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Democracy in China: A Debate

Prashant Kumar Singh is Research Fellow at the Manohar Parrikar Institute for Defence Studies and Analyses, New Delhi.
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  • January 07, 2013

    At the recently concluded 18th Party Congress of the Chinese Communist Party (CCP), outgoing General Secretary Hu Jintao made some very candid remarks on corruption, social unrest, disparity and environmental degradation in China in his work-report speech. His statements attracted wide media attention, particularly the one on corruption, wherein he had stated that corruption, if it is not curbed, would prove fatal to the CCP. He also reiterated the need for the rule of law and political reforms. Since then these sentiments have been echoed by many others.

    Hu’s speech and the statements of some other participants conveyed a sense of serious introspection. But at the same time statements such as ‘China will never copy the western democracy’ or ‘rule of communist party is a mandate of history’ emanating from the 18th party congress obscured the stated commitment to the rule of law and political reforms. The leadership appeared not to be appreciative enough of the fact that the problems cited have close links with the lack of democracy and rule of law.

    The Chinese leadership need to realize that Deng Xiaoping’s model of political-economy is outliving its historical need. This model, which has delivered substantial growth and prosperity and in the process upheld CCP rule, is now grappling with accommodating people’s ideological and political aspirations that always grow with prosperity and appreciating the role of freedom of thought, expression and activities in creativity, innovation, growth and prosperity.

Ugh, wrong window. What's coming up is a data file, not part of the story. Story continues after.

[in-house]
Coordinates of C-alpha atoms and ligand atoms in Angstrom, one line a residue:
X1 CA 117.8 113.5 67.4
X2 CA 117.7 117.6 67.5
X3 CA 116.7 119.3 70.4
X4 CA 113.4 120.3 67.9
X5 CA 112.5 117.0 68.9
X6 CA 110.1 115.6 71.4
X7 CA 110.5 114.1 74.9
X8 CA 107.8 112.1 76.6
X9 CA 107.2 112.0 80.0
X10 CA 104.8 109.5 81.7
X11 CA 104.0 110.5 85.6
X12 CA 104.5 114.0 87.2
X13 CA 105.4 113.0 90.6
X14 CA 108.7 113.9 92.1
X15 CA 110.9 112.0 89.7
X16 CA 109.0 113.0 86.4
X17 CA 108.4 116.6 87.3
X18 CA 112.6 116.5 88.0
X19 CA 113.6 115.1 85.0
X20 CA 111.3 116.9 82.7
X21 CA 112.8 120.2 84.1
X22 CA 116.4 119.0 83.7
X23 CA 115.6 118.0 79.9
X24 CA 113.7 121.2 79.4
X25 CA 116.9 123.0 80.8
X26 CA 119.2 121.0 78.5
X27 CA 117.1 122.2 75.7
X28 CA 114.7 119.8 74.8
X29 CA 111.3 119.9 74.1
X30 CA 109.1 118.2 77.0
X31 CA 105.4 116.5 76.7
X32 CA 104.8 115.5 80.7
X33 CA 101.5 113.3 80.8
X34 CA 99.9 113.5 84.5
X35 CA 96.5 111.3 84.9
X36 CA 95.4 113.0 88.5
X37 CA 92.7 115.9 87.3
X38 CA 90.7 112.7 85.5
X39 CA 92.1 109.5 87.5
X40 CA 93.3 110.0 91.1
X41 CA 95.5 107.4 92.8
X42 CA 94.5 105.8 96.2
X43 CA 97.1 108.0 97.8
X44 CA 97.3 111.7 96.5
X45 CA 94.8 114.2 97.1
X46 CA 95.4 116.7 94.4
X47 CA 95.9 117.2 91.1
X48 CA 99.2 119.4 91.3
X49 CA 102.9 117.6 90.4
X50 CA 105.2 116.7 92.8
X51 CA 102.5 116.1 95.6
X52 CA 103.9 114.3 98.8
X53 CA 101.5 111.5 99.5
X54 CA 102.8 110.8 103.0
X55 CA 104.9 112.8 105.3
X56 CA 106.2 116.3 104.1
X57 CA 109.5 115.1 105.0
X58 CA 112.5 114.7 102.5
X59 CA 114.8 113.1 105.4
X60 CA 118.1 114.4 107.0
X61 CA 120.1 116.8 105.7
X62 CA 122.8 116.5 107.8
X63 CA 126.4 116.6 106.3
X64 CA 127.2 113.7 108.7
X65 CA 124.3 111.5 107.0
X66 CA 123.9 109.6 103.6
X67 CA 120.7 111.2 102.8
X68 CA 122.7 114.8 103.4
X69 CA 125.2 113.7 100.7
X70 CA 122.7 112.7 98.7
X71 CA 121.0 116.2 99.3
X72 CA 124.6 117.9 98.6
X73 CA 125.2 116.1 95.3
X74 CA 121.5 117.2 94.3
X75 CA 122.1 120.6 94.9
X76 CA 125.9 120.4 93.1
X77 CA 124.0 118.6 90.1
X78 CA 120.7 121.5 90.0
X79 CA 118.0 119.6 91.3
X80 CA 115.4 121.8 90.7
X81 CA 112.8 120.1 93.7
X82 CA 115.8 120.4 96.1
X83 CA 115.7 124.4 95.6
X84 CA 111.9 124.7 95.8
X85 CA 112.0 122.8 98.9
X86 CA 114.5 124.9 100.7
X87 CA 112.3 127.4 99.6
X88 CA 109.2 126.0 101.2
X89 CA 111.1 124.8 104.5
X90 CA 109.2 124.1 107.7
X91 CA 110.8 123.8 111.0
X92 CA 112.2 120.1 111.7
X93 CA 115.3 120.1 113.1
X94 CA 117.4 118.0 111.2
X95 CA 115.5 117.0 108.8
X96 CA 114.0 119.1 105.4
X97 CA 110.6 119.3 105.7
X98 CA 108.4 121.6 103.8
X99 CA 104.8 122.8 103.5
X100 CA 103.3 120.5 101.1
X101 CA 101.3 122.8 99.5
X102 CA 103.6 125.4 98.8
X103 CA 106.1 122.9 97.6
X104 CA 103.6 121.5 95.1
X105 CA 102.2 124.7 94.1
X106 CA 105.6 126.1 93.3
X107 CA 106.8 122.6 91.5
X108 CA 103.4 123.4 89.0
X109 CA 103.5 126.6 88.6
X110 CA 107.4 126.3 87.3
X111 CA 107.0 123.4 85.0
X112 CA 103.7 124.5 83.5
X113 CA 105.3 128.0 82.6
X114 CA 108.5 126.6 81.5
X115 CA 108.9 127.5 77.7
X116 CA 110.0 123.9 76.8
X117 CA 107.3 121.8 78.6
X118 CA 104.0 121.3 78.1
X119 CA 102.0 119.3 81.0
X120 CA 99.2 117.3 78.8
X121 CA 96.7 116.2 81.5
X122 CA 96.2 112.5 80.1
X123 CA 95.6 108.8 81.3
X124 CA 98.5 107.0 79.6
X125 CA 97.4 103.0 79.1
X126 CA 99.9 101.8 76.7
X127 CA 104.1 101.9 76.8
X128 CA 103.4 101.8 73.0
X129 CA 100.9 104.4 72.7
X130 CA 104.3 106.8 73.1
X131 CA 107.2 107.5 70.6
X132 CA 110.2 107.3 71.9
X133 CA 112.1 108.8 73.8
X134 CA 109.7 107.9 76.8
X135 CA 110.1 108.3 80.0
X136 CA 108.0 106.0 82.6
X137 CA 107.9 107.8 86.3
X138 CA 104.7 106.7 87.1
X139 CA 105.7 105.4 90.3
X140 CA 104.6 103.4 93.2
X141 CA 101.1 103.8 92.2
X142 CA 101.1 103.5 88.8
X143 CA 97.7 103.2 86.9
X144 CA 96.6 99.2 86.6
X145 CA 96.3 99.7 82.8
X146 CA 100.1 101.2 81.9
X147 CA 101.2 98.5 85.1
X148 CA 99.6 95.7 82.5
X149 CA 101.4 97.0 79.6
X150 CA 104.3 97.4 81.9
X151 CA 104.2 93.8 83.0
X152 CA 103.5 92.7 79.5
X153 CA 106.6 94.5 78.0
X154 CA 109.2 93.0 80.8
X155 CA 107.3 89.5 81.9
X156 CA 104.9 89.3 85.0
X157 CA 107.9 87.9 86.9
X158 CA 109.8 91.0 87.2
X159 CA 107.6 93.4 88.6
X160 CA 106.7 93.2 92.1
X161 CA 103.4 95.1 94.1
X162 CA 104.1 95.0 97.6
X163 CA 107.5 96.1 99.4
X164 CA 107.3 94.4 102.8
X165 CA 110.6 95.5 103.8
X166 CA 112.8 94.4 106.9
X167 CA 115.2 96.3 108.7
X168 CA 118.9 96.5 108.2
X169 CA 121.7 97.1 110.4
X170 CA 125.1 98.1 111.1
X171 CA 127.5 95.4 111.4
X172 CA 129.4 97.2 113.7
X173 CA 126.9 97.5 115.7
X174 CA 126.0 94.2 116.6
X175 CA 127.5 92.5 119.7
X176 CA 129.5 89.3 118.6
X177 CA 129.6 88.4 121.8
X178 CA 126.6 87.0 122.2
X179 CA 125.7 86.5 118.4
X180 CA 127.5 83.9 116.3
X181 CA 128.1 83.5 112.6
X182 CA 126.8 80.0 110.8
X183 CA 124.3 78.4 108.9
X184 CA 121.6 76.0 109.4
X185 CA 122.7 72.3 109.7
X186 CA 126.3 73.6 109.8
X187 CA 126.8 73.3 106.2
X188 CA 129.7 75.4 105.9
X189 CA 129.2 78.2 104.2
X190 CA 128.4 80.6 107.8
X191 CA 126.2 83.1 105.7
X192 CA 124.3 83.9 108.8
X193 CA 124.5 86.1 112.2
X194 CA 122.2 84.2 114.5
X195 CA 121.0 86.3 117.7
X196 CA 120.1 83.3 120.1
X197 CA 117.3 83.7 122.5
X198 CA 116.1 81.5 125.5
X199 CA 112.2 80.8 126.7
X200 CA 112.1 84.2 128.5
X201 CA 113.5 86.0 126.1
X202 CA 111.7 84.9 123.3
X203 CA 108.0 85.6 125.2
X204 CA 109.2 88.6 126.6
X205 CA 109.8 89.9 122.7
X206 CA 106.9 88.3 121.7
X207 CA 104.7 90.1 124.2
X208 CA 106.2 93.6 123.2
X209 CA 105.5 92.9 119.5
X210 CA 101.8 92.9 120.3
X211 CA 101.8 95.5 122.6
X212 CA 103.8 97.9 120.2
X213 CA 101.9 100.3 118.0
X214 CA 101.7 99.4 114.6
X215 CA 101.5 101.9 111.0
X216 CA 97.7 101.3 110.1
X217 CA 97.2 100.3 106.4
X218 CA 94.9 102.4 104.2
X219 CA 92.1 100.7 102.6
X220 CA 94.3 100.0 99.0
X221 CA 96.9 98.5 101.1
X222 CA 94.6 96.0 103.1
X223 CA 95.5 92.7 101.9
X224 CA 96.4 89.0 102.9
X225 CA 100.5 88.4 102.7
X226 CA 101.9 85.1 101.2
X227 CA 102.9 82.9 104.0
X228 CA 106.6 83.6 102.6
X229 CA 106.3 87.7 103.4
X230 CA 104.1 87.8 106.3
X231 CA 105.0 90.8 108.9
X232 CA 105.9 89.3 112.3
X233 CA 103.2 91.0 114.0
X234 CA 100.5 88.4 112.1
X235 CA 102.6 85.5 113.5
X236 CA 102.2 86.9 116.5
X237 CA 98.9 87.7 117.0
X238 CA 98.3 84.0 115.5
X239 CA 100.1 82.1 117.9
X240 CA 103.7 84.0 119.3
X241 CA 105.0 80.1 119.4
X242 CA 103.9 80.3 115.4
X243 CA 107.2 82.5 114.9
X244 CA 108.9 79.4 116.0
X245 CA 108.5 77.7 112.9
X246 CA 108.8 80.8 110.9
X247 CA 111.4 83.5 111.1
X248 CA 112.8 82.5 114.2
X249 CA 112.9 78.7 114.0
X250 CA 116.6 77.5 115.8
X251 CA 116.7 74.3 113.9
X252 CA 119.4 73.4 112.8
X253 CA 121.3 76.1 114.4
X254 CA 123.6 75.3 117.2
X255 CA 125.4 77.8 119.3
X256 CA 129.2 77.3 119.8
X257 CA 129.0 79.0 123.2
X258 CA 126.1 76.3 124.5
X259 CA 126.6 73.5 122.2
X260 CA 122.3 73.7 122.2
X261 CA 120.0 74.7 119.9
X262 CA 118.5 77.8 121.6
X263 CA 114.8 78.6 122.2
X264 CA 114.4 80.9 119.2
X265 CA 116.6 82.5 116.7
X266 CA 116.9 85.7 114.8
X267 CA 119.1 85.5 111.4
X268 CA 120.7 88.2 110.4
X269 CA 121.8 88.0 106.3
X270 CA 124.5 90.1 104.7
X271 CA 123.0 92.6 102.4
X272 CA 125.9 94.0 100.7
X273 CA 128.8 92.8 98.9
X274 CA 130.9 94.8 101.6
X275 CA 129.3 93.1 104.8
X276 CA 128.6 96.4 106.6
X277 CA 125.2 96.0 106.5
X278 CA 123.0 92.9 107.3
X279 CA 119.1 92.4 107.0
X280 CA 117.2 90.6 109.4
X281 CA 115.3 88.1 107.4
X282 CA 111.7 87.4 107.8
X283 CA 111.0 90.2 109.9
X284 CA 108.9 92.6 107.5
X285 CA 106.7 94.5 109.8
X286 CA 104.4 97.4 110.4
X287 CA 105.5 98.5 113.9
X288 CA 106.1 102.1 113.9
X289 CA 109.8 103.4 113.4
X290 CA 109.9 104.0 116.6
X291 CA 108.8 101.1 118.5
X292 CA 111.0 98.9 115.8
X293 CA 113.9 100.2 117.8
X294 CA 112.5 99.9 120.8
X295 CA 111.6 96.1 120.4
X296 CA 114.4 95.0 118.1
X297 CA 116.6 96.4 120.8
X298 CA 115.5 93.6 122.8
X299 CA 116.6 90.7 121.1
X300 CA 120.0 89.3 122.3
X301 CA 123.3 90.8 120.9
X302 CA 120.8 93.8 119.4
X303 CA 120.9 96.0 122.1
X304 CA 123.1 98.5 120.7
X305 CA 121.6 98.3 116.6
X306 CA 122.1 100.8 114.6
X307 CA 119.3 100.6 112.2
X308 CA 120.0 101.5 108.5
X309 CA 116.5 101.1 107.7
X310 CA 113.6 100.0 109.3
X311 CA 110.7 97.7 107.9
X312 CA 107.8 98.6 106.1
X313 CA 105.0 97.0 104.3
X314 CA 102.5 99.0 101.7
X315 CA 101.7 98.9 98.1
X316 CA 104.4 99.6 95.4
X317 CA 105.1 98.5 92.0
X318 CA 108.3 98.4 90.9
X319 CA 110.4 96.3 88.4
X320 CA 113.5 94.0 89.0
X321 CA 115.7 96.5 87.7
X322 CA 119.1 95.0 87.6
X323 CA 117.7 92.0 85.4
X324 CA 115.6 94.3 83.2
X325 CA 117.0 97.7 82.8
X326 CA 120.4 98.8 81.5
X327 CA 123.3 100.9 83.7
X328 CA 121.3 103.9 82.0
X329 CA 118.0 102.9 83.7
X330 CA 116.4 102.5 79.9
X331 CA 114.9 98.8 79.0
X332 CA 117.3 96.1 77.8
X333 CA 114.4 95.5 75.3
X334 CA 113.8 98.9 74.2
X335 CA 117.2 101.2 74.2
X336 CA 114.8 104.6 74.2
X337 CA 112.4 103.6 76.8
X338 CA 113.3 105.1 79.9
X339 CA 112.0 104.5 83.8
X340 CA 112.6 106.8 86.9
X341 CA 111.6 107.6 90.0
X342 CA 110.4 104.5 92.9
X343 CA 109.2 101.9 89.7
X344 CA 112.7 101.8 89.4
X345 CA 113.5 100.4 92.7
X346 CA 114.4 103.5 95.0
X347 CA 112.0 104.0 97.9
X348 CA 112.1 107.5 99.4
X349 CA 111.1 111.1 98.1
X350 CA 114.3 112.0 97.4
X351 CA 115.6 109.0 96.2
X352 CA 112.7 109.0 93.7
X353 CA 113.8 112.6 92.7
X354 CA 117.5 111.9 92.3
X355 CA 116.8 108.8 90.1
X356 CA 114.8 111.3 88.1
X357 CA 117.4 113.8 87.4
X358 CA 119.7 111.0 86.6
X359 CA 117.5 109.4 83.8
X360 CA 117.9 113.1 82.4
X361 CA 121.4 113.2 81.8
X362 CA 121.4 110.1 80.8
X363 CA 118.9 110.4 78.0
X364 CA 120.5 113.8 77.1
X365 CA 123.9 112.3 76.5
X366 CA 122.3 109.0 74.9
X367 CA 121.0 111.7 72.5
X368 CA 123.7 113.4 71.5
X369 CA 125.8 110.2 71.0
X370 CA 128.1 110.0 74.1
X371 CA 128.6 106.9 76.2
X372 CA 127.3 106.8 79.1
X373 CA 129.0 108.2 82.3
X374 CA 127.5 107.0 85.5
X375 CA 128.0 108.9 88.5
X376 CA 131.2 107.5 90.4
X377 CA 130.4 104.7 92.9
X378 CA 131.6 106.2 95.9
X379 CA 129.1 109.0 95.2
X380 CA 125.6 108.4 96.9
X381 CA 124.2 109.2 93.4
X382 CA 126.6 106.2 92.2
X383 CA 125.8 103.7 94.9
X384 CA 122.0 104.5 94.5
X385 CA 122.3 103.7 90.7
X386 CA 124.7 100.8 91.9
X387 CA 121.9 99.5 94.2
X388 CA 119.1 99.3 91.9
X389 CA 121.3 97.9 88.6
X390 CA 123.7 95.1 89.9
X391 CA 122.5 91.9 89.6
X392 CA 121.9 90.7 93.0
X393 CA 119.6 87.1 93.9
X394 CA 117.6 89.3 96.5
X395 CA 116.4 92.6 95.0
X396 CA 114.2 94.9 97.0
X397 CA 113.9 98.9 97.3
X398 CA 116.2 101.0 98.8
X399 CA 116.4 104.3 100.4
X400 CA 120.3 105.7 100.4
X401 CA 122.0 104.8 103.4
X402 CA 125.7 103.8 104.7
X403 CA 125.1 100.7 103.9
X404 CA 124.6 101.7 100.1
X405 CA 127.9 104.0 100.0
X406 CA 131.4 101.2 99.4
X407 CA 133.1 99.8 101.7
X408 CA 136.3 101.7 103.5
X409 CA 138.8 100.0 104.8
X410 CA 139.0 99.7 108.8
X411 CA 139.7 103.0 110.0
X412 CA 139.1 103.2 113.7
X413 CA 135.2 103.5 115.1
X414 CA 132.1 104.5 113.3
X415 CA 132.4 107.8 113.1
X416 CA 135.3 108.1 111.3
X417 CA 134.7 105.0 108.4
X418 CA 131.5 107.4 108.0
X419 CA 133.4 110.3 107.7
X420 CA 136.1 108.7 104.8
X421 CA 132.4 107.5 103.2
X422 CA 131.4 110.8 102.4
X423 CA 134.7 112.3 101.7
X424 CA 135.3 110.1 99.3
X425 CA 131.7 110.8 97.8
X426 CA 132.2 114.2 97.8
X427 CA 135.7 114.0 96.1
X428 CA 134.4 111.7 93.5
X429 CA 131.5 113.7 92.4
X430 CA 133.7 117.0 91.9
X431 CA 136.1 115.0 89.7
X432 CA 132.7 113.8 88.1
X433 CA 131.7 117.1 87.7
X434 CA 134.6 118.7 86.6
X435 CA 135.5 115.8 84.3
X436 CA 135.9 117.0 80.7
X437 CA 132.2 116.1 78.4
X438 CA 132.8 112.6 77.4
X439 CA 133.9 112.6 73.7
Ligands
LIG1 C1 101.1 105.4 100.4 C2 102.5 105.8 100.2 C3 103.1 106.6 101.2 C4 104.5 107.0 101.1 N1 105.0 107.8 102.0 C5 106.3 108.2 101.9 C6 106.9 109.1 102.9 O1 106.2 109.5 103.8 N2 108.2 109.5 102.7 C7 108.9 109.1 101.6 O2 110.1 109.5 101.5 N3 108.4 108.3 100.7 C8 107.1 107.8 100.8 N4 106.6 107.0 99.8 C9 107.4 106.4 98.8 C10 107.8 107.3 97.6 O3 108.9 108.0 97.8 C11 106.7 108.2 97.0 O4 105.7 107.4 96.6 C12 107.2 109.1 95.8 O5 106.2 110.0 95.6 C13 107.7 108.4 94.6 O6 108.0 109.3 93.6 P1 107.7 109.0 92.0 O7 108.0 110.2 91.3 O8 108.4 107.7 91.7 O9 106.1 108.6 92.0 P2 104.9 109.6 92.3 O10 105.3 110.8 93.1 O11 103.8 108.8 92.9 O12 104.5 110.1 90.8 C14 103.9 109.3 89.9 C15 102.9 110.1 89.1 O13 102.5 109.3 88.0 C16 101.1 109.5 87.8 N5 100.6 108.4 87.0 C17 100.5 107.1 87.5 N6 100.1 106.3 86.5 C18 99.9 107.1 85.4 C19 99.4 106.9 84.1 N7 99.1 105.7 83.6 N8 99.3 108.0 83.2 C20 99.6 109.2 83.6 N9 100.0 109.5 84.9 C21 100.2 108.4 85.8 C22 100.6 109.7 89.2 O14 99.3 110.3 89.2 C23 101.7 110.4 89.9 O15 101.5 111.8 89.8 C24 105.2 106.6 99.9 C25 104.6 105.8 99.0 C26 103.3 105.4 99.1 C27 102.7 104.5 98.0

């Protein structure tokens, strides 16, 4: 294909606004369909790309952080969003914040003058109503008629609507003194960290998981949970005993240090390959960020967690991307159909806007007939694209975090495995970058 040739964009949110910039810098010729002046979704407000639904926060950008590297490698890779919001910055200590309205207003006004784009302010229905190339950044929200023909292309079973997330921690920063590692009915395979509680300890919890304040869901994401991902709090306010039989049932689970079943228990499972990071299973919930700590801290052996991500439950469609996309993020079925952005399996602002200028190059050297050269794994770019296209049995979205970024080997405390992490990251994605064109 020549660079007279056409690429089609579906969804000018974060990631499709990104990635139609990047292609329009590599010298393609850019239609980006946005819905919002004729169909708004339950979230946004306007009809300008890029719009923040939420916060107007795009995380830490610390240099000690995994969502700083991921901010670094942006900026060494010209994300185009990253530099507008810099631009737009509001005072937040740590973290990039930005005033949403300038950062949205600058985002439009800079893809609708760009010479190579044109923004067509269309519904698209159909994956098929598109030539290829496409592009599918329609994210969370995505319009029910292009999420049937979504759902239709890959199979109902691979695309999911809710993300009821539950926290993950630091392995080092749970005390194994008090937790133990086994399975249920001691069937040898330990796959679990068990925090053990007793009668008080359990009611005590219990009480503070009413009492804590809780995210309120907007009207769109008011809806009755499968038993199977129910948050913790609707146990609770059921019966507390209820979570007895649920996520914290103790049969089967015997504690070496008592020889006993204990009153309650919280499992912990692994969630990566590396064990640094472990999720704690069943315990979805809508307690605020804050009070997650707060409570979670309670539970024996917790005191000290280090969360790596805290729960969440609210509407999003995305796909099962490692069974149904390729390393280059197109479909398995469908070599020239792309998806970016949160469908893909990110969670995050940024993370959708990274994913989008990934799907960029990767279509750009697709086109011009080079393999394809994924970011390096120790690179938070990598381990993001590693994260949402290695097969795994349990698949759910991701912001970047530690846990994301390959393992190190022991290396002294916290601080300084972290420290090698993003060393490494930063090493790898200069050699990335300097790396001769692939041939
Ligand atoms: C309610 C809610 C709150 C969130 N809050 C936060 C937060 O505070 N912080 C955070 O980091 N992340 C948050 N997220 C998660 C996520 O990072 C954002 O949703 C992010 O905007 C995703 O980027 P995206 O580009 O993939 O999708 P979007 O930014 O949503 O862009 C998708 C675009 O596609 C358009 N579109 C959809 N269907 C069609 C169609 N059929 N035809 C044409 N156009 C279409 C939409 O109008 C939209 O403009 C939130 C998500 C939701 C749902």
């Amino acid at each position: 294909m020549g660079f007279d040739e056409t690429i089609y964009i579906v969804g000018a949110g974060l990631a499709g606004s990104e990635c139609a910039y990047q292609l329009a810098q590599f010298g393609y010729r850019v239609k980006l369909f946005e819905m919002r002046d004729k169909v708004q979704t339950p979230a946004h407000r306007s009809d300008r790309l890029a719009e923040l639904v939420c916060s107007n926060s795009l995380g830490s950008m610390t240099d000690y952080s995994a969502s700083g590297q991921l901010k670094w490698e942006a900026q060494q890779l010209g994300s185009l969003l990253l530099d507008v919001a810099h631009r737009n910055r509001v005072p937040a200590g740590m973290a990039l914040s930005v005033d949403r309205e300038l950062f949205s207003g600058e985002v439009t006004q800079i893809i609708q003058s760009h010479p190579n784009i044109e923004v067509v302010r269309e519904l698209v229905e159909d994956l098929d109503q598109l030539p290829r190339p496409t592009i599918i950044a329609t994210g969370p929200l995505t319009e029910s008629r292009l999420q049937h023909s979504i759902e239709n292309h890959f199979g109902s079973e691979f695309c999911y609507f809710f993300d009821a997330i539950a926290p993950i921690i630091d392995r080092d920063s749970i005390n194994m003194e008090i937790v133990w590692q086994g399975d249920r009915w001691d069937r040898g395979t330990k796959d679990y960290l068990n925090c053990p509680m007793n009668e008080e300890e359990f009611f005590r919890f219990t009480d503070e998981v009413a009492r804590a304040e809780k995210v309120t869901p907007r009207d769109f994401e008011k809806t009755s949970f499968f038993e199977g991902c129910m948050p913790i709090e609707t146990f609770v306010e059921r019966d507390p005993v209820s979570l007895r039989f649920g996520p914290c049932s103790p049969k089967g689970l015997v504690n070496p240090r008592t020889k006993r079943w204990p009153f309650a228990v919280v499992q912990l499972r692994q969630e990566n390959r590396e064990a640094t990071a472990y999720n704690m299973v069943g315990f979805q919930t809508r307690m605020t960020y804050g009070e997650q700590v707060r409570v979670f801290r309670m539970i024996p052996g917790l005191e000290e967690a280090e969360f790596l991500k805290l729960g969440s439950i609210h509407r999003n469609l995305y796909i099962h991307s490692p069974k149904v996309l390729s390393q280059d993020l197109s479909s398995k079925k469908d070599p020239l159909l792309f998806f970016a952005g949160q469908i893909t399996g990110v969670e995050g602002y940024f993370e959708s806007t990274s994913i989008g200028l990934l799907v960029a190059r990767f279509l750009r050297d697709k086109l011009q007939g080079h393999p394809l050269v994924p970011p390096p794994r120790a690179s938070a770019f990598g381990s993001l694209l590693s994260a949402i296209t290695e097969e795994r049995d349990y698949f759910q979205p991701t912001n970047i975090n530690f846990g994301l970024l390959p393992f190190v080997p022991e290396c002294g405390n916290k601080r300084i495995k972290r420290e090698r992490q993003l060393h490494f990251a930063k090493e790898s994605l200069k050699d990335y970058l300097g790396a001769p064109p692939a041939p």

At present, the CCP mainly faces three problems: the problem of representation, the problem of discredited privatisation and the problem of corrupt and repressive governance. These have very close connections with the overarching problem of the lack of democratization and rule of law. The phenomenal upsurge in “mass incidents” in which the public normally takes on the party cadres and local administration one way or another is a symptom of this overarching problem. Mass incidents can be identified as the most visible challenge to the system. Mass incidents and big business corruption cases in which most of the times the alleged beneficiaries are connected with the party place question marks on the legitimacy of the party’s rule and highlight the party’s unjust, corrupt, inefficient and repressive image. Unemployment, economic disparity and other issues of social unrest further aggravate the situation.

    ‘Mass incidents’ may remain directionless for a variety of reasons in the short-term. But the contradiction between the society’s aspirations and the state’s political control will sharpen in the medium to long term. The CCP’s present carrot and stick “social management” philosophy is ad hoc. How far the idea of ‘deliberative democracy’ will go is also debatable, as democracy essentially lies in participation in decision making.

    It is just an accident of history that liberal democracy first emerged in the West. Otherwise, the essence of liberal democracy, of which the individual is the cornerstone and which manifests itself in representational governance, transcends cultural geographies. Only a liberal democracy based on the right to represent and right to be represented can accommodate the complexities of advanced societies. The ‘Arab Spring’ is a reminder of the relevance of the idea of liberal democracy.

    In China too, prosperity as a sole legitimating instrument for communist rule and the communist party’s restrictive nature are out of sync with the present era. The arrogance of the cadres comes from the party’s privileged membership. Rule of Law is the solution to repressive governance and big business corruption. Rule of Law means displacing the CCP from its paramount position. China is waiting for another radical departure occasioning a new political-legal architecture that would capture society’s non-material aspirations and correct the adverse effects of the Dengist economic policies. Historical evolution suggests that the new system has to be either liberal democracy or a system with a Chinese nomenclature but with a liberal essence.

    For a detailed response to these views, see

    Views expressed are of the author and do not necessarily reflect the views of the IDSA or of the Government of India.